Rule Development and Knowledge “Engineering”

So, as I mentioned in previous posts, one of the things I’m currently working with is rule systems, in particular, Jess. Regardless of how lame Equinox may or may not be, one of the advantages it has is that the developer of Jess has gone and done the work involved to integrate Jess into Eclipse. This integration is manifest in a syntax sensitive, highlighting editor, a debugger and an inspector for the rete network. Quite cool stuff in its own right.
However, when you’re developing rule systems, the first thing you have to do is start developing an ontology. Unless I’m missing something really basic (known to happen), developing an ontology is pretty close to what architects and designers (even lowly programmers) do in Object Oriented technology all the time. So it’s a whole system that anyone who’s programmed in OO for a number of years will find quite comfortable.
One of the primary differences between an ontology and an OO system in – say – Java is that classes in Java are primarily a means of sharing code. I can’t tell you the number of times I’ve rolled my eyes over programmers and <shudder> architects discussing – in all seriousness – what an object “truly was”. I mean, my god. It’s FRICKIN’ CODE. It’s not a journey into the platonic realm of pure form. Geebus.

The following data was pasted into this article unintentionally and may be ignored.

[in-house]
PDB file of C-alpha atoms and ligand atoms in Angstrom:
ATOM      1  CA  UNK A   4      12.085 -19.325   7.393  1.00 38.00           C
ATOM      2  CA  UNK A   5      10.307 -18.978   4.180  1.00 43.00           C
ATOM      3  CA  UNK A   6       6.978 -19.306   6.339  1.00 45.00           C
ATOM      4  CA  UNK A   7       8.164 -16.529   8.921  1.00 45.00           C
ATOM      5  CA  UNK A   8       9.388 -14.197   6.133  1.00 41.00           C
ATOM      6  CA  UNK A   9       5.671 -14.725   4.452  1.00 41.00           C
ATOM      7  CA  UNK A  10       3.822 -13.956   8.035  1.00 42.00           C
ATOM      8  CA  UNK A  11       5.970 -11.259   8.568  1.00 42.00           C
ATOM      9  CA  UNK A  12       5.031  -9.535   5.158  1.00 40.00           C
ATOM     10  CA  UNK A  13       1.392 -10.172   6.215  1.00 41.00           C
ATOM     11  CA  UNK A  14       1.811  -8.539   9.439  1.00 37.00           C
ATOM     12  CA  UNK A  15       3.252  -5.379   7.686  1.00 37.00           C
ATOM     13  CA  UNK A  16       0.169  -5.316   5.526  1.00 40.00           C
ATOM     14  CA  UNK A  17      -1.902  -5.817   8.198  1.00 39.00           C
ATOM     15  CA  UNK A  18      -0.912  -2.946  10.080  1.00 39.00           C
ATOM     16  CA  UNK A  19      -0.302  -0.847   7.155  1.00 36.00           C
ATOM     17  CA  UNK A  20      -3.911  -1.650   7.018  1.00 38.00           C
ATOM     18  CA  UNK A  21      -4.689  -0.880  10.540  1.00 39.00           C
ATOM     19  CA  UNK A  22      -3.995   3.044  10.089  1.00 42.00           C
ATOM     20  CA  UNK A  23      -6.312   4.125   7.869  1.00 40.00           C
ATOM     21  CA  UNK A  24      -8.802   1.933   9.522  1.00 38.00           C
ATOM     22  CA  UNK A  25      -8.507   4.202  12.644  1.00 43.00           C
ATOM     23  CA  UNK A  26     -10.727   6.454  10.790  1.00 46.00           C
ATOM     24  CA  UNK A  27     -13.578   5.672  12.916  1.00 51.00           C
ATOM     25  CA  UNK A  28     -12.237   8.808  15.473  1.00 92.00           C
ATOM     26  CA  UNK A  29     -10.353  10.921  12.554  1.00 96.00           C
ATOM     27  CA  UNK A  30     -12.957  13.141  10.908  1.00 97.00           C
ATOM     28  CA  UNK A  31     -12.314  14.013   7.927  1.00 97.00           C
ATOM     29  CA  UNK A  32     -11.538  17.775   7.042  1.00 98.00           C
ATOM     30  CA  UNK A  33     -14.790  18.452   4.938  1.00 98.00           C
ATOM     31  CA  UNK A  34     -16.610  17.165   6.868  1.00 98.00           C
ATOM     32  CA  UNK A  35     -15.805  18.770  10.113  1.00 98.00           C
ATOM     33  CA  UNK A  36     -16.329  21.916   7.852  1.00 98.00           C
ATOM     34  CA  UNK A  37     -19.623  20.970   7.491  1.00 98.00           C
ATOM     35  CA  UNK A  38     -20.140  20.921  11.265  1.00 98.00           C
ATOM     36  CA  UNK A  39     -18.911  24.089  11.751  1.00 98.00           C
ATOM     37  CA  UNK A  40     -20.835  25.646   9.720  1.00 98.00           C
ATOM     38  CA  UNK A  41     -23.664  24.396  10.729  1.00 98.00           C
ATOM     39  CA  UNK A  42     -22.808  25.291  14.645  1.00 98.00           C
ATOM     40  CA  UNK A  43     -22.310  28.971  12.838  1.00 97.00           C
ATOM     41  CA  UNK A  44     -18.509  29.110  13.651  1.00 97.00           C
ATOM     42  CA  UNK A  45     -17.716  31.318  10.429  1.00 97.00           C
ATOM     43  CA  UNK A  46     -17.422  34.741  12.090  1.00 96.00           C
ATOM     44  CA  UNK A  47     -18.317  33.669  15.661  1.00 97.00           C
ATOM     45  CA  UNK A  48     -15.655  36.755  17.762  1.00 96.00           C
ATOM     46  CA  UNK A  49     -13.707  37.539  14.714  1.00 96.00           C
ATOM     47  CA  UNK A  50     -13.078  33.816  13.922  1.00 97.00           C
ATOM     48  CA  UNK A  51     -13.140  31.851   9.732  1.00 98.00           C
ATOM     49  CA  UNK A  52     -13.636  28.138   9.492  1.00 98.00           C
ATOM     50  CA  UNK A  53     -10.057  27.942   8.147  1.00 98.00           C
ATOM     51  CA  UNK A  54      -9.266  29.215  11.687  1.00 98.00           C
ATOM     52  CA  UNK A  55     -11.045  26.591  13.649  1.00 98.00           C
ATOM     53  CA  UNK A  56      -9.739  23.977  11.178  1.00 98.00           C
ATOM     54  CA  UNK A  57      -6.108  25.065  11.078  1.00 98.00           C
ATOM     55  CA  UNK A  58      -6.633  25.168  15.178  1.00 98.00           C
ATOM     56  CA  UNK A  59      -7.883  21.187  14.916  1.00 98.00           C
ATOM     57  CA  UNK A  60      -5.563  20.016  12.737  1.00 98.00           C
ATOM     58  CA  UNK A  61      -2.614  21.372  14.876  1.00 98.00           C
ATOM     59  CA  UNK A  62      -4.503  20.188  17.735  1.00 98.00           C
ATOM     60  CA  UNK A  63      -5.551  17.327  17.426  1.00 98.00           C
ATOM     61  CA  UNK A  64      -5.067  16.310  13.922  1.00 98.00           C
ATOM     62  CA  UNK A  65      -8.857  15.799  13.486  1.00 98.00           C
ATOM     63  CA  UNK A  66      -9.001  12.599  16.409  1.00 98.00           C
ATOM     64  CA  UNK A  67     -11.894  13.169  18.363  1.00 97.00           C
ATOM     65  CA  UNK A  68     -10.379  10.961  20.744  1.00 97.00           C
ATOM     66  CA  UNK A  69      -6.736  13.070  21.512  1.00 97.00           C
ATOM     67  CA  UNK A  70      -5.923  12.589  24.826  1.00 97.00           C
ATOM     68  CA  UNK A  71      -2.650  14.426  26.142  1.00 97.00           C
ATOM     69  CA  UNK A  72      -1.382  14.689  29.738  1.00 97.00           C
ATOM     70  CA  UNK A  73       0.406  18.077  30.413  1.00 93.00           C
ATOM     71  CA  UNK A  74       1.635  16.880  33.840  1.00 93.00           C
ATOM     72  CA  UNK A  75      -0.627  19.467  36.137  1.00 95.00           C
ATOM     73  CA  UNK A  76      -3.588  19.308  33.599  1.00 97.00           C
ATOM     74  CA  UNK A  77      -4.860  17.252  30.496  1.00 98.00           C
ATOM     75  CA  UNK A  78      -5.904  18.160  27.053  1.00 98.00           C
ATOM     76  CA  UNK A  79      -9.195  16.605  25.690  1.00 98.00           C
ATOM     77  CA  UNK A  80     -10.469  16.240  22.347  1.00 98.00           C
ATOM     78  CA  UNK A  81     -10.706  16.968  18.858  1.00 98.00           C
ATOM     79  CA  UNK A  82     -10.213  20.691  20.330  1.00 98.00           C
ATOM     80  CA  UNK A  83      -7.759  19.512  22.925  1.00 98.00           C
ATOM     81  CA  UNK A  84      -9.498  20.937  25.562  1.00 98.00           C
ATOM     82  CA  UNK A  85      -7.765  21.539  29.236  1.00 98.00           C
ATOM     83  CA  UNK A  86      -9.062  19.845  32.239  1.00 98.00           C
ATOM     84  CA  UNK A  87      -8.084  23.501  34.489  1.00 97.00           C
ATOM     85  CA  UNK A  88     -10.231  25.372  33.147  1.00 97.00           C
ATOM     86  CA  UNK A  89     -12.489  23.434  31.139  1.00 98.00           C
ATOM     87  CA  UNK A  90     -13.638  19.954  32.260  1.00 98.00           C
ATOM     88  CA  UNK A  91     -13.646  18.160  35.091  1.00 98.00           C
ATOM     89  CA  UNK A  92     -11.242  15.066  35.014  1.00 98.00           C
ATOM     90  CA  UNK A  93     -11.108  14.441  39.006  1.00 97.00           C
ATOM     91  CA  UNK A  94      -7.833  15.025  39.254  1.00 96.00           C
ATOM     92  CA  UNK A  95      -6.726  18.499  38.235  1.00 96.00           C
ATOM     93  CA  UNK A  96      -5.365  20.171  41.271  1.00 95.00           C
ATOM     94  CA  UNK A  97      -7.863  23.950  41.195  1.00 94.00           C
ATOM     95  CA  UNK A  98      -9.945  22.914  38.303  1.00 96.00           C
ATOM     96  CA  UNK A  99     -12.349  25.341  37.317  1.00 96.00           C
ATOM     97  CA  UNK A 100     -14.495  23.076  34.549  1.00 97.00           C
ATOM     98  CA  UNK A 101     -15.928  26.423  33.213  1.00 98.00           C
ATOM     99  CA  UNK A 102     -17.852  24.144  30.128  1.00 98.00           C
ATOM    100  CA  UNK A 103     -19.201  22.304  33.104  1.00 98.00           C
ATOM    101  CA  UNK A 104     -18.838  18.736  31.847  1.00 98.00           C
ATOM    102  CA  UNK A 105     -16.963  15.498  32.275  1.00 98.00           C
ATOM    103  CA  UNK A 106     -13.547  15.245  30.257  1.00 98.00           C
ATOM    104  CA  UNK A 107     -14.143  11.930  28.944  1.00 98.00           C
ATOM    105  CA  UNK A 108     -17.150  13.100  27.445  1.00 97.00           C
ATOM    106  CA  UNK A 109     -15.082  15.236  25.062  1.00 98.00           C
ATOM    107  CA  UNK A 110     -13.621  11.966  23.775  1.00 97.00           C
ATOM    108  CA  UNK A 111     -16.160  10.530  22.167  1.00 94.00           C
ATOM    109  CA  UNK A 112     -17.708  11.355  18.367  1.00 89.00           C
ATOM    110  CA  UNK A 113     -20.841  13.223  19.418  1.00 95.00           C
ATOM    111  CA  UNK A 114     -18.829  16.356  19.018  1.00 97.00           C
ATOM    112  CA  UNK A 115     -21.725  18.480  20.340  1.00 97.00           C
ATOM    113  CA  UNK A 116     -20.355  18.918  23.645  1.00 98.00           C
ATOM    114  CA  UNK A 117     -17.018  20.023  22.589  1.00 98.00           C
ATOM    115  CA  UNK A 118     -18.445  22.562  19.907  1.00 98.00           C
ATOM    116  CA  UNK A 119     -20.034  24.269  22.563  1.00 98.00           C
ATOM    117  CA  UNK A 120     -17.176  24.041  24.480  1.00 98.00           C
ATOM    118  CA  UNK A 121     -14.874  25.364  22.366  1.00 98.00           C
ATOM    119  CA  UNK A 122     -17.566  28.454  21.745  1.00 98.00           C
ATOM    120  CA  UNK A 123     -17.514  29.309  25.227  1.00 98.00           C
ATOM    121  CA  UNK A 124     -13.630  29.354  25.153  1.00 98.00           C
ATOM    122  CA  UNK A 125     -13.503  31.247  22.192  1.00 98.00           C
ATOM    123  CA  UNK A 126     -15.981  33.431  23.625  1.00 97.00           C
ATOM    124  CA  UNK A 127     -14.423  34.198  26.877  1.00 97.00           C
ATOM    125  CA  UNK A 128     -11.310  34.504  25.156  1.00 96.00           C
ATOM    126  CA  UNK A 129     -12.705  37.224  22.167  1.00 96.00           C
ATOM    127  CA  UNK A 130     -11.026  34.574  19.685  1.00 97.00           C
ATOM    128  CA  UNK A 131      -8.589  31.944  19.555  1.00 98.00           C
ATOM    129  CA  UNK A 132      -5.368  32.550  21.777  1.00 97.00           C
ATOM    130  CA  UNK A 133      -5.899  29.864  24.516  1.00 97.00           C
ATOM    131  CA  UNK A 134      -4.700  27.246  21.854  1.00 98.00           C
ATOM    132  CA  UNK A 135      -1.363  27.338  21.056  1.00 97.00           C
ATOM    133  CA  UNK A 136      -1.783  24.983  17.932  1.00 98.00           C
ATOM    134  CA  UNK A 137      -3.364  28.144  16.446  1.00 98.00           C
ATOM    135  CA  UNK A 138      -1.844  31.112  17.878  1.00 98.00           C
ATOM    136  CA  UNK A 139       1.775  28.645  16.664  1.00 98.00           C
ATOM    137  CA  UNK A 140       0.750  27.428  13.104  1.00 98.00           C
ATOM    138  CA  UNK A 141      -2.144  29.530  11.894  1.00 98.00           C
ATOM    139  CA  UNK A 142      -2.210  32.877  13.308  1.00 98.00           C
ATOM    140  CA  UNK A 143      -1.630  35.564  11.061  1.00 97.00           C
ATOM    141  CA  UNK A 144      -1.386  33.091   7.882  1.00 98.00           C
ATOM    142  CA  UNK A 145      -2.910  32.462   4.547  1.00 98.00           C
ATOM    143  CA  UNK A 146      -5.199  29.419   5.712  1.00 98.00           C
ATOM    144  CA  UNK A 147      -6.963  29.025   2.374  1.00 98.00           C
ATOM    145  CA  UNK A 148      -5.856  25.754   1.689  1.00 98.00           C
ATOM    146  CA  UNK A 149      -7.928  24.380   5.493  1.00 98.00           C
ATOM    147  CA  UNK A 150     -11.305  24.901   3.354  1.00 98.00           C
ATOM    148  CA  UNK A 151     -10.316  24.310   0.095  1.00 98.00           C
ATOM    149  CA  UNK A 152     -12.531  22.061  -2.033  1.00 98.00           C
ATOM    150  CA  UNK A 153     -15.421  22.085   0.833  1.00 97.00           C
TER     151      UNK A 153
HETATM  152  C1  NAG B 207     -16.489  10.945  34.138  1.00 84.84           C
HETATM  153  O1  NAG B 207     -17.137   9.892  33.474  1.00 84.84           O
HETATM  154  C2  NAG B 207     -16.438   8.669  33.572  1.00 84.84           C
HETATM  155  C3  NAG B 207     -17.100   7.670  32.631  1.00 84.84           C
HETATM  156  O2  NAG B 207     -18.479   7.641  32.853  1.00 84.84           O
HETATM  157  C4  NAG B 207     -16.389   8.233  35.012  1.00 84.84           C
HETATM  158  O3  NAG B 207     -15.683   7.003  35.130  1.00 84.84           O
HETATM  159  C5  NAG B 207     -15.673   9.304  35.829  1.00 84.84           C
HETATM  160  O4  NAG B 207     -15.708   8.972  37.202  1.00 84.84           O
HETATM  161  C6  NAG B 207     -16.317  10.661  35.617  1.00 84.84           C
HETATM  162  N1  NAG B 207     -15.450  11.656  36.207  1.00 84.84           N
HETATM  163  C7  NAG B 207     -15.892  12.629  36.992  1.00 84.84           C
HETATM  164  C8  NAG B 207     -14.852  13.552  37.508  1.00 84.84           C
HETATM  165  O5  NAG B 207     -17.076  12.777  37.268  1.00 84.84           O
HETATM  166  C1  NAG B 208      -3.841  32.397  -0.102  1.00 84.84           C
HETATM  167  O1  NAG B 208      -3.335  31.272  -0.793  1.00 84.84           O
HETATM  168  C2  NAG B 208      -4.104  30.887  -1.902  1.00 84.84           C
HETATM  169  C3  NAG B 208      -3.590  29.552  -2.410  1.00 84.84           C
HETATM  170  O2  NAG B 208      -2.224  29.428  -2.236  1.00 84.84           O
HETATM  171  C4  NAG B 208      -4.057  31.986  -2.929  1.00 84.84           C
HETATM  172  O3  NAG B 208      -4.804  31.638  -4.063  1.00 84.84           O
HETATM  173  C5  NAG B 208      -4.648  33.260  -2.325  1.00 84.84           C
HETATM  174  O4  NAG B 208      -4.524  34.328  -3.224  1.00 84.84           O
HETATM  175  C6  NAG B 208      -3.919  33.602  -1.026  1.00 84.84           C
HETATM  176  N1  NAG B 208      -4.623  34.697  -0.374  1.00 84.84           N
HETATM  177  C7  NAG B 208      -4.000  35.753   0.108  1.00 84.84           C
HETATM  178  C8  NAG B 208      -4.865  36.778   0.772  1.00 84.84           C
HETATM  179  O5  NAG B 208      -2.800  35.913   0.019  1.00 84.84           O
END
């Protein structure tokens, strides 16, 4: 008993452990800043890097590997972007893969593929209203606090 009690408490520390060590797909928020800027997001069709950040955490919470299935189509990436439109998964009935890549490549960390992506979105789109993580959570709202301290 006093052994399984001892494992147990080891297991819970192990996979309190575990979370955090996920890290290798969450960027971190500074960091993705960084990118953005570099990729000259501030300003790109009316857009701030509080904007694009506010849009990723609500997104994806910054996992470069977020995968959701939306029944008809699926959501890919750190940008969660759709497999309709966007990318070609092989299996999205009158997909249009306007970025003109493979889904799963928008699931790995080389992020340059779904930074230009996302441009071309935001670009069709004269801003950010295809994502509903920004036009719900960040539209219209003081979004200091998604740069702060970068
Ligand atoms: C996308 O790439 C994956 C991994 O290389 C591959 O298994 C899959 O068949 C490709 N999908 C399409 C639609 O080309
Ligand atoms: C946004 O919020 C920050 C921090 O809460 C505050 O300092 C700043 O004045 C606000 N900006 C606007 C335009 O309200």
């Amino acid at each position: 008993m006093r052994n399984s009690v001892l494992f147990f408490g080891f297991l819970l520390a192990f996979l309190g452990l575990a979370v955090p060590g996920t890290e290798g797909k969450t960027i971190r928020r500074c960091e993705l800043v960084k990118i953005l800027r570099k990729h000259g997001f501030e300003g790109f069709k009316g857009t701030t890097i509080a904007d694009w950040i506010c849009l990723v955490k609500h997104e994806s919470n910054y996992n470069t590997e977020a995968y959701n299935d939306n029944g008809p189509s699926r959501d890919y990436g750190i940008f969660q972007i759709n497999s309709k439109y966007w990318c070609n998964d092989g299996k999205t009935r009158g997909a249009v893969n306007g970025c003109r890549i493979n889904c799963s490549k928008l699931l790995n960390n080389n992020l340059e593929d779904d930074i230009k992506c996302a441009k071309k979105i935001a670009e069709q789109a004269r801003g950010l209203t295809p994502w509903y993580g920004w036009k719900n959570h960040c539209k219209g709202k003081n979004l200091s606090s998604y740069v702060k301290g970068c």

With the ontology, things are even more murky. As will be constantly pointed out to you, there is no “correct” ontology for a given domain. In fact, translation between ontologies is one of the big reasons for OWL and other things that use RDF like a dark blood ritual.
In any event, for developing your ontology, there doesn’t seem to be anything better than protégé. It’s a Java based application for developing and manipulating ontologies. Quite nice and definitely recommended.
What’s even better is the integration of Jess into protégé through a plugin called JessTab. With JessTab, you now really have almost the equivalent of a programming IDE for knowledge “engineering”.
Quite cool.

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